Return to Surgery in the Time of a Pandemic: Perspective of a National, Multispecialty Panel
Originally Broadcast: September 14, 2020 | 11:00 AM - 11:50 AM CT
This panel brings together clinical leaders from different regions and specialties to share their experiences, successes, and challenges on the resumption of elective surgery and access to healthcare during COVID-19.
Share valuable real-world experiences from different clinical perspectives on the resumption of elective surgery and access to healthcare during COVID-19
Explore the challenges and success of clinical and operational management in the current care environment
Discuss impacts to patients, practice, process, and prioritization
Ronald P. Silverman, MD, FACS Chief Medical Officer 3M Medical Solutions Division Dr. Ron Silverman is the Chief Medical Officer for 3M Medical Solutions Division and also is a practicing plastic and reconstructive surgeon at the University of Maryland Medical Center. Prior to his CMO roll, Dr. Silverman was the Chief of Plastic Surgery and the University of Maryland and holds academic appointments at both the University of Maryland and Johns Hopkins Schools of Medicine. Guest Panelists:
Timothy B. Alton, MD Proliance Orthopedic Associates Renton, WA Dr. Timothy Alton is a dual fellowship-trained orthopedic surgeon. He completed his first fellowship in fracture surgery at Harborview Medical Center in Seattle, WA then completed a second fellowship in adult reconstruction, hip and knee replacement. He trained directly under Dr. William Barrett at Valley Medical Center, mastering the anterior approach for total hip replacement and primary knee replacements. He then traveled the country learning advanced arthroplasty and revision techniques from master surgeons at the Florida Orthopedic Institute in Tampa, FL and the world-renowned Mayo Clinic in Rochester, MN. Dr. Alton specializes in the management of primary and revision hip and knee replacement surgery, infections, and fractures of the upper and lower extremity. He has published in national and international journals, has written multiple book chapters, and presented his research at local, national, and international meetings. Dr. Alton teaches other orthopedic surgeons hip and knee replacement techniques at national courses and has a particular interest in revision surgery. He is also interested in direct anterior total hip replacement surgery and moving joint replacement surgery from the inpatient to outpatient setting. He practices at Proliance Orthopedic Associates in Renton and Covington locations.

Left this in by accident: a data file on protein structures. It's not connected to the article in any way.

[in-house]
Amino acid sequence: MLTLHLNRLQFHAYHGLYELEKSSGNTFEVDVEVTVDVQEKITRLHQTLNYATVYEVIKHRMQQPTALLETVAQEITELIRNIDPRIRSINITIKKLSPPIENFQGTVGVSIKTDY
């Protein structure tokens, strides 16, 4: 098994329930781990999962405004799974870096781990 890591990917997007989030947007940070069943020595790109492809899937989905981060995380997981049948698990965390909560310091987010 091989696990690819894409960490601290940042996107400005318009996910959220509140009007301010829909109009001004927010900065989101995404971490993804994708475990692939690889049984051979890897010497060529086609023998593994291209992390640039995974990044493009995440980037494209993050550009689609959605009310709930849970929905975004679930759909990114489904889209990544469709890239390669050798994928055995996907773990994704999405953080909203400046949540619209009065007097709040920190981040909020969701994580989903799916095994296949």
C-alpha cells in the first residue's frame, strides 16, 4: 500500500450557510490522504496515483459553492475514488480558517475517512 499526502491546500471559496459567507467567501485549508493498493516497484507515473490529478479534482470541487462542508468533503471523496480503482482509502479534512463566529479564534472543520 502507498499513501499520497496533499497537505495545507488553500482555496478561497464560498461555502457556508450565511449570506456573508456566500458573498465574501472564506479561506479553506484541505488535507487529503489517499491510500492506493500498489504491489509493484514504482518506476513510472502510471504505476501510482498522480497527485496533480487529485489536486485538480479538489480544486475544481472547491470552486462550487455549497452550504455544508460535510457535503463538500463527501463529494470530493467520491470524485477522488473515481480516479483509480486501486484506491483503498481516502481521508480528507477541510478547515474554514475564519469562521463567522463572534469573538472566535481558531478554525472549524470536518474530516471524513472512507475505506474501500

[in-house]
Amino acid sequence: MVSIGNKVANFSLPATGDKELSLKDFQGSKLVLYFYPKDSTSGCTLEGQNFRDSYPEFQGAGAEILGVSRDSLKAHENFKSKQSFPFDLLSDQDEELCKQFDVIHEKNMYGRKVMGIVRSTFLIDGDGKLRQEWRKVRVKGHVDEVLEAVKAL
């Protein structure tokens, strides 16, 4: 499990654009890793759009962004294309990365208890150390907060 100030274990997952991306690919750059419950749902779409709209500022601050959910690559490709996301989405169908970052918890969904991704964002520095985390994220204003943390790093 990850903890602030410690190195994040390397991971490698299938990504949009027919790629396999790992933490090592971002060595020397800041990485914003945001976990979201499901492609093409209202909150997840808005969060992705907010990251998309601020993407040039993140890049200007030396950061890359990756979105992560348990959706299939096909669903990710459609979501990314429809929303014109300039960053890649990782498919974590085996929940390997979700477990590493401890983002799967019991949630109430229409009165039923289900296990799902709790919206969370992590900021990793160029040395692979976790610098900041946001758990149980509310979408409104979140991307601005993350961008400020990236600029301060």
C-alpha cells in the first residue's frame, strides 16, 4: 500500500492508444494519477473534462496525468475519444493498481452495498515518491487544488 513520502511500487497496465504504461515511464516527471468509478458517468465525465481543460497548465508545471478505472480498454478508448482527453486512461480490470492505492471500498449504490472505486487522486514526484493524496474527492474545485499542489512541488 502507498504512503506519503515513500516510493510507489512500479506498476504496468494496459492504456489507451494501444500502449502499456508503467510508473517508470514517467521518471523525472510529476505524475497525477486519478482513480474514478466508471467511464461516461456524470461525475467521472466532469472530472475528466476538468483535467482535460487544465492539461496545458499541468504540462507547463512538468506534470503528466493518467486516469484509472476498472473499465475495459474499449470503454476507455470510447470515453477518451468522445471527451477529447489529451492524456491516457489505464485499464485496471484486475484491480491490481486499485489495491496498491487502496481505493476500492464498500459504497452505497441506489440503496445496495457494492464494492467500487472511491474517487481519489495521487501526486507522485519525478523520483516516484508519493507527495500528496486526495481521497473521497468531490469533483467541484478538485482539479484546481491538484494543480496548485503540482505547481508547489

Richard C. Prielipp, MD, MBA, FCCM Professor of Anesthesiology, Univ of Minnesota Executive Section Editor, Patient Safety Minneapolis, MN Dr. Prielipp is Professor of Anesthesiology at the University of Minnesota Medical School, Minneapolis, MN, where he was Chairman of the Department of Anesthesiology from 2005 to 2013. He completed nine years on the Editorial Board of Anesthesia and Analgesia, and is now the Executive Section Editor for Patient Safety for that Journal. He is an active member of the Anesthesia Patient Safety Foundation (APSF) as a Board Director, and former Chairman of the APSF Committee on Education and Training. His clinical interests are cardiac anesthesiology, risk management, and perioperative patient safety, including the evolving recognition of infectious risks embedded within our routine anesthesia practices while in the operating theatre.